Mistakes made with a growth (i.e. agile) mindset are interpreted as a source of learning not only for yourself, but also with others (as opposed to being evidence for incompetence).

Levy, Stroessner & Dweck, 1998

This indirectly creates an atmosphere of psychological security that distinguish high performance teams. Correspondingly, dealing more openly with mistakes is another useful byproduct of the growth mindset.


Agile mindset - an interim conclusion

Altogether, it seems comprehensible that the growth mindset goes hand in hand with more effective learning (Kray & Haselhuhn, 2007), higher work performance (Payne, Youngcourt & Beaubien, 2007), job satisfaction and more innovative behavior (Janssen & Yperen, 2004).

The question is: Can you foster the agile mindset? The answer to this seems easy. After all, providers like Pink University offer training for the agile mindset. 

Another example: an important element in training the agile mindset can be the agile retrospective. This type of team workshop is suitable in any context, whether Scrum, Kanban, OKRs or Waterfall. 

Good (!) retrospectives help to establish the agile mindset in the long term. Which is is also the goal of our team development or retrospective tool Echometer.

We are a spin-off from the Psychological Faculty of the University of Münster. Our software tool helps you to facilitate retrospectives - including psychological nudges. 

You can conduct a retrospective with our tool without anyone having to register by the way ⏫

You can use this button to open the tool and conduct a retrospective on “Team Morale”:

Note: This retrospective format asks for agreement with the given Health Check items on a scale.

Team Radar Tool Health Check Retrospective
  • Appreciation: My colleagues appreciate my contribution to the team.
  • Team Spirit: There is a trusting working atmosphere in our team.
  • Transparency: Everyone in my team knows who is currently working on what.
  • Recovery & Breaks: I have enough room for breaks in which I can draw new energy.
  • Meeting culture: Our meetings are well structured, yet leave room for creativity and new ideas.
  • Support: In my team, each team member passes on their individual knowledge and experience.

There are more than 30 kickass retrospective methods available. But for now, let's come back to other methods to develop the agile mindset.

What remains interesting is: Why do many companies prevent the development of an agile mindset?


The truth: How companies systematically prevent the agile mindset

Many different studies have shown that mindset training can actually work - creating an agile mindset is completely possible. 

In this respect, the title of Svenja Hofert's book “The agile mindset: developing employees, shaping the future of work" is not wrong.

As a small example:

Researchers trained the mindset of a school class and showed that students were less sick, less stressed, and better performing eight months later.

Yeager et al. (2014). You can find more examples in one Ted-Talk by Carrol Dweck.

If you're saying "Wow! I want this training too,” good, then read on.

We have, based on the work of Keating and Heslin (2015) , recorded what needs to be done to develop mindsets.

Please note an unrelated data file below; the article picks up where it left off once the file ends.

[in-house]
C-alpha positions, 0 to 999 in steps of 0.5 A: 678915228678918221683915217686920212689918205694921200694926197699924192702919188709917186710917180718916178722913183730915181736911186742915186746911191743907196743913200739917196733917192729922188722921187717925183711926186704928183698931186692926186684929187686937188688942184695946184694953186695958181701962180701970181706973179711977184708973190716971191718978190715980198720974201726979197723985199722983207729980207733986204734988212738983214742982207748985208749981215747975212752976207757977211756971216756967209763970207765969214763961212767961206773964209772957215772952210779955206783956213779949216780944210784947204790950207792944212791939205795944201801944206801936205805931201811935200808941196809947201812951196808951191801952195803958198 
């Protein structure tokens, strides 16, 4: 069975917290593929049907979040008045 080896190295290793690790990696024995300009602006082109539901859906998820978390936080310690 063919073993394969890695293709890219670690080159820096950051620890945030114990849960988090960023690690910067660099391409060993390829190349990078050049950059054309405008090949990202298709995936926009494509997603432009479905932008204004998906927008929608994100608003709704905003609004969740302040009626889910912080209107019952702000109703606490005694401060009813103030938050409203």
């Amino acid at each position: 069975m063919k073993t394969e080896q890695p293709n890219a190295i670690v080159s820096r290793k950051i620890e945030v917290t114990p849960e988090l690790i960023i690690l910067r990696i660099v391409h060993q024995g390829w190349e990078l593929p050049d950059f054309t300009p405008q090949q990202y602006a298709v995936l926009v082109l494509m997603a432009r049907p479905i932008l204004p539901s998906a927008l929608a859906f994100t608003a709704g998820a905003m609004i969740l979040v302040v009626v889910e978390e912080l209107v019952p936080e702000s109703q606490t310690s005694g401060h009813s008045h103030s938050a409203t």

First of all: The sad and astonishing truth is that many companies would first have to work fundamentally on the company culture in order to achieve long-term positive effects on the agile mindset.

 Step 1: Develop an agile mindset - at company level

In 1998, two researchers manipulated (Mueller & Dweck) test subjects specifically in a study, so that afterwards half of the test subjects had a fixed and the other half had a growth mindset.

How? Quite simply: In the fixed mindset group, they told the participants that they had achieved the good results of a previous test because of their high “intelligence”.

They created the Growth Mindset group by justifying this with the “effort” of the test subjects.

And now this is where its gets interesting: The two groups were then given a more difficult task. If the test subjects failed here, those with the induced fixed mindset reported that they found the task less fun.

They also made less effort and did not last as long when it came to processing tasks.

How is the fixed mindset often induced in companies? Murphy and Dweck (2010) ask in “Genius Cultures”. According to the researchers, these are characterized by artifacts such as newsletters, speeches by top management, and by defined promotion criteria and reward systems.

In such cultures, executives often speak of “star performers”, very “talented” or “talented” employees, or “high potentials” (Michaels, Handfield-Jones, & Axelrod, 2001).

all of this supports the fixed mindset worldview:

Fixed Mindset: Some are talented, creative and intelligent from birth - and others are not.

The Enron company, for example, boast of only recruiting the smartest. At the same time, employees who belong to the worst 10% to 15% are fired.

Superman: Innate talent. A (beautiful) story that underlines the anchoring of the fixed mindset in our culture.

Superman: Innate talent. A (beautiful) story, which unfortunately underlines the anchoring of the fixed mindset in our culture.

This leaves no doubt that employees can hardly be further developed, from the perspective of management - the fixed mindset is therefore promoted (Keating & Heslin, 2015).


Interim conclusion - develop an agile mindset

An important step in the challenge of changing people's mindset, must be to adapt the company's internal and external communication.

Growth cultures are characterized by the fact that there is one collective belief in the ubiquitous possibility of further development. The corresponding signs must be made public by the company.

More specifically, you can make the following offers, for example: peer mentoring, 360º feedback, coaching, training leave, job shadowing and job rotations.

Managers, of course, also play a key role in how culture is perceived.


Step 2: Develop an Agile Mindset - The Significant Role of Managers